The Protagonist: EX-1 is a game of 3Mind Games with a deeply tactical soul, which will transport the player into the maze of an alien station, evoking X-Com suggestions but with some original dynamics.
Tested Version: PC Steam - Early Access
The Protagonist: EX-1 and his vision of the future
We are in the near future. Humanity has evolved considerably also thanks to the strong push of a totalitarian regime known as "The Council", which imposed an authoritarian government but capable of leading mankind to prosperity. This balance is shattered by the appearance of a giant alien space station in orbit around the Earth. After a series of unsuccessful attempts to attack the station head-on, the land government instructs the "Fifth Division" to infiltrate a team aboard the station, having it deliberately captured by aliens.
The player will find himself in the shoes of Angel, one of the members of this team, who awakens aboard the alien station with most of his equipment deactivated and almost all of his memories gone. Led by the mysterious and anonymous voice of a faceless ally known simply as “The Pilot”, she must explore the surroundings, try to find her team members and survive the perils of the alien station as she tries to unravel its mysteries.
The Protagonist: EX-1 has many brilliant ideas…
The Protagonist: Ex-1 ha an RPG scaffold which surrounds a turn-based tactical combat system, in which the characters of the team move on a squared grid, having a certain number of actions and movements to be able to perform in each turn.
The combat phases are alternated with an exploration in real time, in which there is no shortage puzzles to solve; documents to find for disclose information on the plot or on the memories of the protagonist and her companions; projects and schemes for build equipment and upgrades, to be used to improve the characteristics and fighting ability of team members.
Environmental puzzles force the player to think, but they are neither intrusive nor too difficult and serve to break the monotony of combat, giving an even deeper meaning to the exploration of the alien station. The latter is enriched by dynamics of hacking that allow you to unlock doors, devices, retrieve information on aliens, on the memories of the protagonists or even schemes for the construction of objects.
The combat is very articulated and provides, at least in appearance, a great variety of approaches and options. From the hand-to-hand confrontation, conducted with techniques that can be expressed through combos, sidearms and those from fire, also passing by grenades and tactical items.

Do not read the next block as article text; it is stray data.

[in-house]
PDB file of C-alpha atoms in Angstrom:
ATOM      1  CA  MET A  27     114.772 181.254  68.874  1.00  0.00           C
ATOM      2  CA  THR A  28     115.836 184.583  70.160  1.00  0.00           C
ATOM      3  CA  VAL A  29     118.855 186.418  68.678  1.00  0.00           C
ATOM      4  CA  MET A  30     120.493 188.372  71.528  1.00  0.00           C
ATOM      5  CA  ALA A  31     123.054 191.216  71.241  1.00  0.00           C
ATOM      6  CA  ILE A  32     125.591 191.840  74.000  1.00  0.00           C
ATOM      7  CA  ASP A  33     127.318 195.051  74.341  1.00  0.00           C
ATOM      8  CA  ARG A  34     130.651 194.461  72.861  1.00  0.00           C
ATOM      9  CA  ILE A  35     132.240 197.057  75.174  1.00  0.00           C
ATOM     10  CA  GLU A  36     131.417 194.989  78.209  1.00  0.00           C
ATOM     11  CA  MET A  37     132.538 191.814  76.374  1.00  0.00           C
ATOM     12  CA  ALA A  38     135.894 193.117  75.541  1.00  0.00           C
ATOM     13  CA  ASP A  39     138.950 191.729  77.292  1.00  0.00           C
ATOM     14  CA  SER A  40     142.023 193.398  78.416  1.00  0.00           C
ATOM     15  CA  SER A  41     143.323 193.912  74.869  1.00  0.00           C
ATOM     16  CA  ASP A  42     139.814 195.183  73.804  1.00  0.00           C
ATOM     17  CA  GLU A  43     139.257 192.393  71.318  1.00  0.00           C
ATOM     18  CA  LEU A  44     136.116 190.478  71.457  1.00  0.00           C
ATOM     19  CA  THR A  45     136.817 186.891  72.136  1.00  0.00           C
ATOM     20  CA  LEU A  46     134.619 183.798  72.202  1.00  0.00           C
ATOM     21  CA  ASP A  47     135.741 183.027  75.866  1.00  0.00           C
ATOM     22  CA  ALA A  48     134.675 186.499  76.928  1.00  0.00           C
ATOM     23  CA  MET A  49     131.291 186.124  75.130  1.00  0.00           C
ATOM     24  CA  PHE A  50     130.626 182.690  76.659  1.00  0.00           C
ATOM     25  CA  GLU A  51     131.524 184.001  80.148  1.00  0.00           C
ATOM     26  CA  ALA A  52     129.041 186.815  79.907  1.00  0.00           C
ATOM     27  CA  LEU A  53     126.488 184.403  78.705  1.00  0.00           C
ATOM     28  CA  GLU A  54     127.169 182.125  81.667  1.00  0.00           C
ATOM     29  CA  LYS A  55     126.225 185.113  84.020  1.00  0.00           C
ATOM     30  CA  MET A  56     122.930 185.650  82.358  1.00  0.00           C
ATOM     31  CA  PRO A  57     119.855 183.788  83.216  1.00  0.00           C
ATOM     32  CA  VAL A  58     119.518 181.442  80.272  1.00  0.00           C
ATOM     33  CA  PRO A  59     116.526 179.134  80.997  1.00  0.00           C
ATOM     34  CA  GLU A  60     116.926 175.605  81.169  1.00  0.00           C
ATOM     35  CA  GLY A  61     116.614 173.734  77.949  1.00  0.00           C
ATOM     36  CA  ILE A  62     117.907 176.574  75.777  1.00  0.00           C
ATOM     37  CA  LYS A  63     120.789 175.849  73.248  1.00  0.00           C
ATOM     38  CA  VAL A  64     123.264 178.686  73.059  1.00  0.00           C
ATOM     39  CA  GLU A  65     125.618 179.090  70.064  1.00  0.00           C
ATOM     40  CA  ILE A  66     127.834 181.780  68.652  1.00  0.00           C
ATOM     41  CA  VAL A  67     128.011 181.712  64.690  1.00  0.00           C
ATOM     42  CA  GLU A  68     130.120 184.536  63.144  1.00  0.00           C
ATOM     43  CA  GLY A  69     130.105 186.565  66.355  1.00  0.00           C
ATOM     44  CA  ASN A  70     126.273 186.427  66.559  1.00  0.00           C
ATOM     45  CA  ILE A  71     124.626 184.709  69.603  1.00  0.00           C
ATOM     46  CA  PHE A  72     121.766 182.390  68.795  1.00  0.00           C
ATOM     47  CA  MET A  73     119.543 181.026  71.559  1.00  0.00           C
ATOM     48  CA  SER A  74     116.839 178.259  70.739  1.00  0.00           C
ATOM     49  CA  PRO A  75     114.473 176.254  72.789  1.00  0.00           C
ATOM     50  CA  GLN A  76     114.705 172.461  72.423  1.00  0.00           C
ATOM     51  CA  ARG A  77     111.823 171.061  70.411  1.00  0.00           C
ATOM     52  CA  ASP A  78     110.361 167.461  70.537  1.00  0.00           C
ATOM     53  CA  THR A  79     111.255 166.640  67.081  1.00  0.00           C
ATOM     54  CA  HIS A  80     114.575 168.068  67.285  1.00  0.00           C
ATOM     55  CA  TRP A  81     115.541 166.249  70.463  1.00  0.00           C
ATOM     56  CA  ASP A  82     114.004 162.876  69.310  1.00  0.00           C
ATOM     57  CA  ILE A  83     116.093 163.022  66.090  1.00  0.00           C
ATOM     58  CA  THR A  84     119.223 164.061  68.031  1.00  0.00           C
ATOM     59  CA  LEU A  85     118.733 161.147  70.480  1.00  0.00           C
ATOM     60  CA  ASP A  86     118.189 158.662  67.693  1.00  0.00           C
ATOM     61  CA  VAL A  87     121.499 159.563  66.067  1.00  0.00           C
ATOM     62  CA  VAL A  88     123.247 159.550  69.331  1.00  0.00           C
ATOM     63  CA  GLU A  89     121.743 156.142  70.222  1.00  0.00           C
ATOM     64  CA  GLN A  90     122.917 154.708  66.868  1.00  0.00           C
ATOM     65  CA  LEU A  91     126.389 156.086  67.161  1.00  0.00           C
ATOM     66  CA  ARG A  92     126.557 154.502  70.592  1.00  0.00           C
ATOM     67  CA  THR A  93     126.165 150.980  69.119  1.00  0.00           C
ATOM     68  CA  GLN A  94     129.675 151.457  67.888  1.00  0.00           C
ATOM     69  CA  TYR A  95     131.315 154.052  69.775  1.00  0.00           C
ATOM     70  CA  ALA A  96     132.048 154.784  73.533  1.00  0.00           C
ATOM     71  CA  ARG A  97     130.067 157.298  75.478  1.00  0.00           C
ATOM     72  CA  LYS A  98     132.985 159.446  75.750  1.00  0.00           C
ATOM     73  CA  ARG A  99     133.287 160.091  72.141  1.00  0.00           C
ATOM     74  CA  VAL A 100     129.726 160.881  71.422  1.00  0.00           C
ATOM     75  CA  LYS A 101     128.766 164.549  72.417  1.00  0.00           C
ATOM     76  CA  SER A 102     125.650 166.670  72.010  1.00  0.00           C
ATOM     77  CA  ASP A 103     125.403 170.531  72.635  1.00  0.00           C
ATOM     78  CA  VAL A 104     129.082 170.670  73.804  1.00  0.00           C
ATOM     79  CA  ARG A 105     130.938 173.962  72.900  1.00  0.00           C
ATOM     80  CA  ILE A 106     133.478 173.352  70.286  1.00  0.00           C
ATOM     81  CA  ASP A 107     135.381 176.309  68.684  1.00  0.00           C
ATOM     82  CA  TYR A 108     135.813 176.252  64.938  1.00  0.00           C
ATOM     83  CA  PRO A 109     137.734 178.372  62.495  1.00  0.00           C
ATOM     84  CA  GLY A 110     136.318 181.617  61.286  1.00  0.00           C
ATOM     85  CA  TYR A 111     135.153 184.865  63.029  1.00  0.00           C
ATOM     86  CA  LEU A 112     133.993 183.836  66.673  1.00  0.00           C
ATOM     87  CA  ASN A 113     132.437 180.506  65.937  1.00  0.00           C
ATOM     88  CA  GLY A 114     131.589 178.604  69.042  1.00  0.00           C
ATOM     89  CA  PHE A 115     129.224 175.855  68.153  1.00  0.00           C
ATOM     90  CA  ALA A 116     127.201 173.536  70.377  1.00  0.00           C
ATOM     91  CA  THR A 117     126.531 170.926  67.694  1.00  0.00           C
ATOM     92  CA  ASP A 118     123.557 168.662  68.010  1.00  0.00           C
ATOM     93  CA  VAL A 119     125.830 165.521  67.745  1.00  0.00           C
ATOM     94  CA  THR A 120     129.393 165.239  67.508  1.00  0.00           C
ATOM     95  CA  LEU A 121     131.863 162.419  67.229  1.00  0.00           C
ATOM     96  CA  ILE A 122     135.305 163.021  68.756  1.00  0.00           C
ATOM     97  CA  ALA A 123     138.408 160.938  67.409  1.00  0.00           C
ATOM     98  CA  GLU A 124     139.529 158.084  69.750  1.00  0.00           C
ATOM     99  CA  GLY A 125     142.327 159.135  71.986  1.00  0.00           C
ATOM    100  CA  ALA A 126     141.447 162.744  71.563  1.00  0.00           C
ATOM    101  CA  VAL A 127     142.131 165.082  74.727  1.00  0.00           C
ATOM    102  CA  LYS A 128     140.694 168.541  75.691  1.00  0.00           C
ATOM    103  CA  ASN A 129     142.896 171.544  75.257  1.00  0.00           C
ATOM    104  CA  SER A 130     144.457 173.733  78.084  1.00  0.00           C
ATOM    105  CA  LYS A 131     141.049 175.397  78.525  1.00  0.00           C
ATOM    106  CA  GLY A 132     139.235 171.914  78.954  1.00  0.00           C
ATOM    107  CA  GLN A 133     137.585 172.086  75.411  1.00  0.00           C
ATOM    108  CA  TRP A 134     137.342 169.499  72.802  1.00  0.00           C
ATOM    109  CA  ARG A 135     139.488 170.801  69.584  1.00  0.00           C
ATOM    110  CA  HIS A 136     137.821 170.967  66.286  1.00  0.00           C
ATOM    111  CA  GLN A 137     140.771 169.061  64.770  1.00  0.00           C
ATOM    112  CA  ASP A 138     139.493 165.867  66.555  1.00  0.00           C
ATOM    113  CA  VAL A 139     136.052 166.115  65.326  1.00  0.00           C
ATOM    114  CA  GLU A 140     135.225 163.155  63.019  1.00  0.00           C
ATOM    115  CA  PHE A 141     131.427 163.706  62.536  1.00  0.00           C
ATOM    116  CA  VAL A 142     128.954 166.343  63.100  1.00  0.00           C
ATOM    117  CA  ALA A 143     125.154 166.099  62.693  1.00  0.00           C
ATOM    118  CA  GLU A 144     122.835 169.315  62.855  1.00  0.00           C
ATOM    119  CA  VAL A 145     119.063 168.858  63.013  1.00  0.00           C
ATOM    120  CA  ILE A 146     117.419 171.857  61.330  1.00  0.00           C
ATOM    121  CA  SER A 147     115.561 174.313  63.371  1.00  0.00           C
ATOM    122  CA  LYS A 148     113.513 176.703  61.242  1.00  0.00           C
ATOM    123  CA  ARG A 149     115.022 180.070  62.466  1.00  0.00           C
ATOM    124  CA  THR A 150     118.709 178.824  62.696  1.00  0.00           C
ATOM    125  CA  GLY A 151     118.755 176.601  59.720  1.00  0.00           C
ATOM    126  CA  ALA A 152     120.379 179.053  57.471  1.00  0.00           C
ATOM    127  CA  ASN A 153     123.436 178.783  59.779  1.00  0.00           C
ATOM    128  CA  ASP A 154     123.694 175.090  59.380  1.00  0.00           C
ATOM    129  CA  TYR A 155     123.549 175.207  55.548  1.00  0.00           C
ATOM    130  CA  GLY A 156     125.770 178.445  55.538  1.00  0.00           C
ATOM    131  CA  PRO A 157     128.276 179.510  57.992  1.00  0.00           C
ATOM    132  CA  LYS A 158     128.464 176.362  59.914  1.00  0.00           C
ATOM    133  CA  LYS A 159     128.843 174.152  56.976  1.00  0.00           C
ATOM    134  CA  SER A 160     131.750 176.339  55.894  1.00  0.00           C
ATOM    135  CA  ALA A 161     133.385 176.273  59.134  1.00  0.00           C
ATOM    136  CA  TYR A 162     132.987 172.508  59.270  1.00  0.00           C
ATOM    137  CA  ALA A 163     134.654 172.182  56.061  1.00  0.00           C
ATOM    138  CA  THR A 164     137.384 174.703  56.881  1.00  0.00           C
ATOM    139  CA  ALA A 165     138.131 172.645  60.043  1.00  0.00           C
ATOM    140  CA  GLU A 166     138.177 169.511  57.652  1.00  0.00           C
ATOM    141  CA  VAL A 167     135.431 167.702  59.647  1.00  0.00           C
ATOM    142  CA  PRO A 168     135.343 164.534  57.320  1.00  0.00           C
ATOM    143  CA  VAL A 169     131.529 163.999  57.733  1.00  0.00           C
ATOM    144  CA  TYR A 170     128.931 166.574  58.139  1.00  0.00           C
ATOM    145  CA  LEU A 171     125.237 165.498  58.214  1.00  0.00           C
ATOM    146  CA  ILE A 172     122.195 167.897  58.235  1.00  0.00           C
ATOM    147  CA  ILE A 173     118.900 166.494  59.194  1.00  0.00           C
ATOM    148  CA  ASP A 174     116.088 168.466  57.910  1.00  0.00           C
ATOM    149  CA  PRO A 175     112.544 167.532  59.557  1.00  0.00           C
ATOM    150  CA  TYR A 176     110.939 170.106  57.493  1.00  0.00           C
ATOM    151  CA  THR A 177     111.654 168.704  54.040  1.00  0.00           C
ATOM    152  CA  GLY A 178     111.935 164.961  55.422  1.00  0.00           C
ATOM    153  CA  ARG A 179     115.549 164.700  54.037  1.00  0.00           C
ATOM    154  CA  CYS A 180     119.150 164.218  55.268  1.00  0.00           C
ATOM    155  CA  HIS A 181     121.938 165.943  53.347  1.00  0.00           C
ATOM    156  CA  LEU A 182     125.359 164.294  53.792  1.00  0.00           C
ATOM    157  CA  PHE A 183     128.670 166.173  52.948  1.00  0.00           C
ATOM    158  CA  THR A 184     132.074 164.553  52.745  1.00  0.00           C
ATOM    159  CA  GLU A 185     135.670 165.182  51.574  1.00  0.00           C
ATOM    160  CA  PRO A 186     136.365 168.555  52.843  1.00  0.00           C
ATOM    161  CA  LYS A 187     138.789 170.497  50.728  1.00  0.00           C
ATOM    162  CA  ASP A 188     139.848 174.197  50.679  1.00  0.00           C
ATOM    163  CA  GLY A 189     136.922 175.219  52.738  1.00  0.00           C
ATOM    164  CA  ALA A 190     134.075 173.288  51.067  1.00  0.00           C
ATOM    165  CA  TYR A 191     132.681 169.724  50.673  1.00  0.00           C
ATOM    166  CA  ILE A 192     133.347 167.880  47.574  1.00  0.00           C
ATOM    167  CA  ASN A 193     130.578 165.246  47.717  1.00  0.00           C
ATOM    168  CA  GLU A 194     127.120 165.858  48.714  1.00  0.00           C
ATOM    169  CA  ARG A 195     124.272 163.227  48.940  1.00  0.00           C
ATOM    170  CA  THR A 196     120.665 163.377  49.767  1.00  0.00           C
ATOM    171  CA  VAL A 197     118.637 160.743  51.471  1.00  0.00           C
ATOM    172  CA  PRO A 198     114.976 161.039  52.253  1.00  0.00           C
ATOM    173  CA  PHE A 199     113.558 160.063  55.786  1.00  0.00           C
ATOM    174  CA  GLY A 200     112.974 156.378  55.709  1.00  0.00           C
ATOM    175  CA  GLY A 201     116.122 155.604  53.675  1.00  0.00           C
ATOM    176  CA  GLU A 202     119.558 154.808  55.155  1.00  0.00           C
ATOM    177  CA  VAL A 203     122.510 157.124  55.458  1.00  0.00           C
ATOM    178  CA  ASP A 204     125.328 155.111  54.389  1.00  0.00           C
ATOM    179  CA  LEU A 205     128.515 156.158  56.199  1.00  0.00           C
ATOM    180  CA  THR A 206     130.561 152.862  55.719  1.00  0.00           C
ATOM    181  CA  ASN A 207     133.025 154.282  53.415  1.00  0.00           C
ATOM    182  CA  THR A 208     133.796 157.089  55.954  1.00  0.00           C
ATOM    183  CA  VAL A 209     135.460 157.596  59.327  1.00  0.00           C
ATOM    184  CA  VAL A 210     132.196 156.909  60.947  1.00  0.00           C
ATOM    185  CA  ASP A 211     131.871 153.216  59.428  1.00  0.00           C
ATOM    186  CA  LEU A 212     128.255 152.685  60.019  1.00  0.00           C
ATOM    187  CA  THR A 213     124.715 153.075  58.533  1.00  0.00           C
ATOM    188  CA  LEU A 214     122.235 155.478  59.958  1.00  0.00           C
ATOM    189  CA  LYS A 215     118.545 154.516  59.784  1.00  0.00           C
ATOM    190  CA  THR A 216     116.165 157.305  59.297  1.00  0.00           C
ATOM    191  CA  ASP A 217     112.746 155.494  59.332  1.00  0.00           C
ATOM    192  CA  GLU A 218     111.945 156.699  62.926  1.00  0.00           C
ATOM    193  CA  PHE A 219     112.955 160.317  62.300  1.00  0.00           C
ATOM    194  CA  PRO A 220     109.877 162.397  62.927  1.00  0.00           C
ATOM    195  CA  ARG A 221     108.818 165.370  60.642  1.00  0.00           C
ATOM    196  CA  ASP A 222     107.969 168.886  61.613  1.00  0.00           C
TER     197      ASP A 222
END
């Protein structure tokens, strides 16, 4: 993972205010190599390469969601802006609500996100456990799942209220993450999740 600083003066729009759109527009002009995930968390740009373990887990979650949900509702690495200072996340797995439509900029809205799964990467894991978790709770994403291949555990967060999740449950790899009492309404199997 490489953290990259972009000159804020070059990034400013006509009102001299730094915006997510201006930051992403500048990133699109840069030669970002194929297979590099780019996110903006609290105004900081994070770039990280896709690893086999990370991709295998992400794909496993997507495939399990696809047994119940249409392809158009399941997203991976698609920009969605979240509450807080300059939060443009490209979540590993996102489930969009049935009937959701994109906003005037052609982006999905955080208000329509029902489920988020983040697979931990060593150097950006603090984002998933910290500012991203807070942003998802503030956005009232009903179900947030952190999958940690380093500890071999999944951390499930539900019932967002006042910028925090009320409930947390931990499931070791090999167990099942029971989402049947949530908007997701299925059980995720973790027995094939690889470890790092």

A crafting system which allows, following the finding of the right schemes, to build and upgrade weapons, armor and consumable items, such as the med kit and other items designed to improve the team's abilities in battle. Items can be built and upgraded by spending "scraps", which is scrap that is recovered from defeated enemies or through exploration.
Each character has its own card - in perfect RPG style - where it is possible spend feature points (obtained as levels advance), improve existing skills e modify the equipment worn, ready items etc. The characters are quite well diversified, but apart from some cases they have no fixed roles and can be specialized according to the player's preferences.
…. But unfortunately he uses them badly
Despite an intriguing conceptual approach, the combat system has more than a few flaws. To begin with, even if the developers have undertaken to insert an articulated "tutorial" that explains the various dynamics as they are introduced, this is smoky and insufficient. It will take a lot of effort to fully immerse yourself in the logic and way of thinking of The Protagonist Ex-1: and even so, some things will remain obscure and poorly explained. For a game that focuses on tactics and planning, this isn't exactly the best.
First of all the “confusing” dynamics is precisely that of body to body. The Protagonist: EX-1 allows the player to perform a close combat attack by combining many types of moves (kicks, punches, elbows and knees, at various power levels). The "combo points" that can be spent in each turn to perform these attacks are independent from those related to general actions and can, theoretically, be optimized by choosing the right combinations of attacks and the power of the same. In practice, however, it is neither easy nor intuitive to understand how these points increase over time and where it is necessary to act, in the context of the progression of the character, to improve the combat skills of the fighters, unlock combos or evolve this mechanic. Neither the direct tutorial nor the explanations given in the character screenshots can shed any light on this mystery.